Amicus Brief for Vartelas v. Holder
On January 18th, 2012, the Supreme Court heard oral arguments in Vartelas v. Holder, a case that raised the question of whether the Illegal Immigration Reform and Immigrant Responsibility Act of 1996, which strips lawful permanent residents of the United States of the right to travel abroad briefly and be guaranteed reentry, can be applied retroactively to a green-card holder who pleaded guilty to an offense before 1996 and traveled abroad thereafter.
LatinoJustice joined the NYU Immigrants Rights Clinic, Asian American Justice Center, National Council of La Raza, Northern Manhattan Coalition for Immigrants Rights and others in appealing the retroactive application of the 1996 repeal of a policy which permitted long-term legal permanent residents returning from a short trip abroad not to be treated as “arriving aliens” that would need to pass inspection for re-admittance into US.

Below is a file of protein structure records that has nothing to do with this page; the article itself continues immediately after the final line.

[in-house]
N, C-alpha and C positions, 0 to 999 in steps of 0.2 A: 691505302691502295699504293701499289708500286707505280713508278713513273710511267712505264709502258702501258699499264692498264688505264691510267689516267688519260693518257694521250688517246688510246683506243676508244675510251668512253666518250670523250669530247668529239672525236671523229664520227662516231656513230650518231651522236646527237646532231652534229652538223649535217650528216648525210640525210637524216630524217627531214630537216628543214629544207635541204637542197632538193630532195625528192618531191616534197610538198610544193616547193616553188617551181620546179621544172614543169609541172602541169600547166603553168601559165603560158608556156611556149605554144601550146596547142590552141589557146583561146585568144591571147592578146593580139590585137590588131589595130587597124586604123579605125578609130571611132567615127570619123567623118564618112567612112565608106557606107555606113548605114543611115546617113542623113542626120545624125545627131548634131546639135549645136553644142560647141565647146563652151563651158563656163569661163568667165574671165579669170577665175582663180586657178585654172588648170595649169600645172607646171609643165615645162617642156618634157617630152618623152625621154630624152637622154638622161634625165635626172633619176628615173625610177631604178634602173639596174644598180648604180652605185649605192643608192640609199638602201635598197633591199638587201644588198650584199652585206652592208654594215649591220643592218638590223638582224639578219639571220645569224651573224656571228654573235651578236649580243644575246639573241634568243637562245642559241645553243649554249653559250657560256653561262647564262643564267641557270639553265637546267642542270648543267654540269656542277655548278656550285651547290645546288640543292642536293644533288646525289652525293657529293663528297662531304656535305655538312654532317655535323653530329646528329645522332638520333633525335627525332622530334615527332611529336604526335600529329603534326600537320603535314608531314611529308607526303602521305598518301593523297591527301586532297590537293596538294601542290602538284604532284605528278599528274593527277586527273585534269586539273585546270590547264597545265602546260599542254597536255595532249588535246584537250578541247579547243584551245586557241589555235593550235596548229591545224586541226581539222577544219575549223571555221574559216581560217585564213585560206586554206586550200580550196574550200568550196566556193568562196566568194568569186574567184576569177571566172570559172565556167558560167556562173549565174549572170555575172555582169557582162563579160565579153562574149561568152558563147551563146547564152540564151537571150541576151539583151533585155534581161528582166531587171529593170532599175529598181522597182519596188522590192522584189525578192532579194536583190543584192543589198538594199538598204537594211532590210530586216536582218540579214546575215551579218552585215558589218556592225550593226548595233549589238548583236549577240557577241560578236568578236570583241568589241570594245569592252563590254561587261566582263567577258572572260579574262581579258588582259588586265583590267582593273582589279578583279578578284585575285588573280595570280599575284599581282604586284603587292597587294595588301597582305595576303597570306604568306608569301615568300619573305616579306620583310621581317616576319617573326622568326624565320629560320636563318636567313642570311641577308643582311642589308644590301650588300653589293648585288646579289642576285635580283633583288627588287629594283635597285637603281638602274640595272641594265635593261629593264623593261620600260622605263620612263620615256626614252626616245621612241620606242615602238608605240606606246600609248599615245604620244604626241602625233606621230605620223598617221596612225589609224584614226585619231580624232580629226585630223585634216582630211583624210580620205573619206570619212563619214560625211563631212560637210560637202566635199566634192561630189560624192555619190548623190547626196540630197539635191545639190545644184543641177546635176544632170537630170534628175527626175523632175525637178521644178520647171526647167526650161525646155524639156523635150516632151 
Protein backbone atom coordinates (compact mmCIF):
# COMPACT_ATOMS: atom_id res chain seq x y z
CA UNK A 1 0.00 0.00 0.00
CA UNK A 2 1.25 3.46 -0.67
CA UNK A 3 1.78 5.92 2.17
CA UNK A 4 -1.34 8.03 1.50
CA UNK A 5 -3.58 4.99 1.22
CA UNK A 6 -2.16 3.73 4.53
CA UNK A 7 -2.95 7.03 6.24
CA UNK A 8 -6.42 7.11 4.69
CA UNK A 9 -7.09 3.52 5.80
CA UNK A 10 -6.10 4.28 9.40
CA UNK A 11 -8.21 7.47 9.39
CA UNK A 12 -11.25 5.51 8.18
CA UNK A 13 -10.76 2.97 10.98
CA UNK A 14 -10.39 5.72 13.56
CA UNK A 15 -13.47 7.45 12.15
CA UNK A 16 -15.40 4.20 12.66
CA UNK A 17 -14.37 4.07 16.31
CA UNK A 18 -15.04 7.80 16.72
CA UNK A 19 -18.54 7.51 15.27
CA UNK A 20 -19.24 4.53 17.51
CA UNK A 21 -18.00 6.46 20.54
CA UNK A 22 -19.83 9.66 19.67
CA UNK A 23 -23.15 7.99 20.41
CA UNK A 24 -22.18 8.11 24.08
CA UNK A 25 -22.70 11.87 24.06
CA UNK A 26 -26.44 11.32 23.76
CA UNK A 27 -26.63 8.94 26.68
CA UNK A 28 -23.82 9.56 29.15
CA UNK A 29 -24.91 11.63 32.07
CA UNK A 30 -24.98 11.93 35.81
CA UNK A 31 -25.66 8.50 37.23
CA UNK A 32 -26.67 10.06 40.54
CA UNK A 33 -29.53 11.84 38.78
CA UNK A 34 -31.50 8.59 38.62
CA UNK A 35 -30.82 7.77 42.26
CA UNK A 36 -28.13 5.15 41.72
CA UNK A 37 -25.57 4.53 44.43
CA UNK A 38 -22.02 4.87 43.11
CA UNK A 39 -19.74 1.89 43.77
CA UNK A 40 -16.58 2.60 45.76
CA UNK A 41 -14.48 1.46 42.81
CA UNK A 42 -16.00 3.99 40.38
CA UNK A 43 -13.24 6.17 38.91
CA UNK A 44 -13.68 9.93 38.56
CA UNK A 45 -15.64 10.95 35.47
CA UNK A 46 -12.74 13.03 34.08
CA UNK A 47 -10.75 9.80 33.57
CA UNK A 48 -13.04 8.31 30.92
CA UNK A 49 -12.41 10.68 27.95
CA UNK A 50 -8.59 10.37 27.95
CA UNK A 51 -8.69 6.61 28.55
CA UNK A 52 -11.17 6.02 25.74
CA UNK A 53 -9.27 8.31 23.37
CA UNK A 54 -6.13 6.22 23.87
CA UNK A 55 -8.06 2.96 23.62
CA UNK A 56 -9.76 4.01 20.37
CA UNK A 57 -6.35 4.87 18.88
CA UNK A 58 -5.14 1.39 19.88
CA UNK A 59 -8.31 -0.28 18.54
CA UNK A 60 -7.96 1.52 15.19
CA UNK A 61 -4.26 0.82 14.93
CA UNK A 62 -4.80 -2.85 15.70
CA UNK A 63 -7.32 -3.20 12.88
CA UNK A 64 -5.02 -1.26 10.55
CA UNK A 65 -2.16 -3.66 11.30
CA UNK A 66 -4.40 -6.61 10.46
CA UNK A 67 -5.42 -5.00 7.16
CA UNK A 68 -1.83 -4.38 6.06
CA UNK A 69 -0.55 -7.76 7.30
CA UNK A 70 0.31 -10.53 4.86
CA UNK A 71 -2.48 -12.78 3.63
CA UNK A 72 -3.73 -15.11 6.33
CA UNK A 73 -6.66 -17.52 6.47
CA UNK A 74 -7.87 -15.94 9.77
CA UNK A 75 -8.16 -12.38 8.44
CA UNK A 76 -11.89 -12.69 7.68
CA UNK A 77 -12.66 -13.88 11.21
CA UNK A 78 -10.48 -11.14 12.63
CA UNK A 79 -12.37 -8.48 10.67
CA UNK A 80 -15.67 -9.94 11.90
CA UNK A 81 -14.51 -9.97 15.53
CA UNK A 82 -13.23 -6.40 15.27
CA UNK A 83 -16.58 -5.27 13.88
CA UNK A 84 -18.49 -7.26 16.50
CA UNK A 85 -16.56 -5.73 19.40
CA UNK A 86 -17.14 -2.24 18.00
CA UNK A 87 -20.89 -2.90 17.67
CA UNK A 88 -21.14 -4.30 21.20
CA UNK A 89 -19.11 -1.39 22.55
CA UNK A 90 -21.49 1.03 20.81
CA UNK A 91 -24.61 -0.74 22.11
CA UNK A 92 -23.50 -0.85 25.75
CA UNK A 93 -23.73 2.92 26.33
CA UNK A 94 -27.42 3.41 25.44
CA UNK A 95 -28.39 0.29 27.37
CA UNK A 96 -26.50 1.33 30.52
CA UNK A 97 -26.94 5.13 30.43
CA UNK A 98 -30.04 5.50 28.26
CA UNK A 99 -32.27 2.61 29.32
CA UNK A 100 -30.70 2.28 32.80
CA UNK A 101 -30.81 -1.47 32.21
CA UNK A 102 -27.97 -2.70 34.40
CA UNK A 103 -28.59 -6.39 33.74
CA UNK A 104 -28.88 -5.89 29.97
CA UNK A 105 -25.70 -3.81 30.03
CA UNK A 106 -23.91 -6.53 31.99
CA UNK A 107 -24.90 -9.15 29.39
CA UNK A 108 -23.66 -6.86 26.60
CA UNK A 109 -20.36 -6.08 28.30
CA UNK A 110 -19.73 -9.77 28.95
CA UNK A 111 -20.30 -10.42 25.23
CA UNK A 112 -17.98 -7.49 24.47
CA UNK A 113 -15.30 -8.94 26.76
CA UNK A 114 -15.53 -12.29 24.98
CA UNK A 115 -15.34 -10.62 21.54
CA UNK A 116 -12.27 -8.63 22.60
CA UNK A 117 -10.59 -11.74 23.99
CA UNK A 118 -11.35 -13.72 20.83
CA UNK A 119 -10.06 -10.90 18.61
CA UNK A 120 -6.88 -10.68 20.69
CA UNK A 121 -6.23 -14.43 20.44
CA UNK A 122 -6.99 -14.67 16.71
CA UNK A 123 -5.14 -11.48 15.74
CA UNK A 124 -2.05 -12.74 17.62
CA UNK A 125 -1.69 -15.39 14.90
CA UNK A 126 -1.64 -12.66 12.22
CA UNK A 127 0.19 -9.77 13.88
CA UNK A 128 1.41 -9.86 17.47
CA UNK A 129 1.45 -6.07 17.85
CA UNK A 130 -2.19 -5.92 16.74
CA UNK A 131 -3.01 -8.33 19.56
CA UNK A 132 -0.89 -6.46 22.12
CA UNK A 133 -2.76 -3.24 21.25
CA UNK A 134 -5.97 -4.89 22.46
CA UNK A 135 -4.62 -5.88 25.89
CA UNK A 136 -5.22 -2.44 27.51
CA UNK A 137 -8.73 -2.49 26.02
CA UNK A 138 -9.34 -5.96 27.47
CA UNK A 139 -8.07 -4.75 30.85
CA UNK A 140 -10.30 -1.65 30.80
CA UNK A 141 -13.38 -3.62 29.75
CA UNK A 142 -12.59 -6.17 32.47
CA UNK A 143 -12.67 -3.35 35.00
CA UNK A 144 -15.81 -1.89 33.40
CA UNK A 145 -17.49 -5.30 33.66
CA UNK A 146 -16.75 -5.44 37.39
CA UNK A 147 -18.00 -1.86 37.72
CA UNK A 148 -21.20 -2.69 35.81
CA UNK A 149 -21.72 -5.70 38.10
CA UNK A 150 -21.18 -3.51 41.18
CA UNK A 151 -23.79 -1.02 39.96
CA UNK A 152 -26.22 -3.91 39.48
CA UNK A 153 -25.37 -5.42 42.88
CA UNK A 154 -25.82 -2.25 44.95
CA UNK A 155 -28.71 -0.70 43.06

This retroactive application meant that many legal permanent residents who had not received jail time for prior convictions were detained and denied re-admittance as an arriving immigrants, could be held indefinitely in any immigration detention center anywhere in U.S., with no legal right to seek bond or bail before an Immigration Judge. This resulted in the breaking up of many long-time U.S. families of green card holders from before 1997 who have lived in U.S. for minimum of 14 yrs.
The amicus details several examples of Latino legal permanent residents who were detained for indefinite periods ranging from 7 to 20 months for prior minor offenses that were often 15 to 20 years old.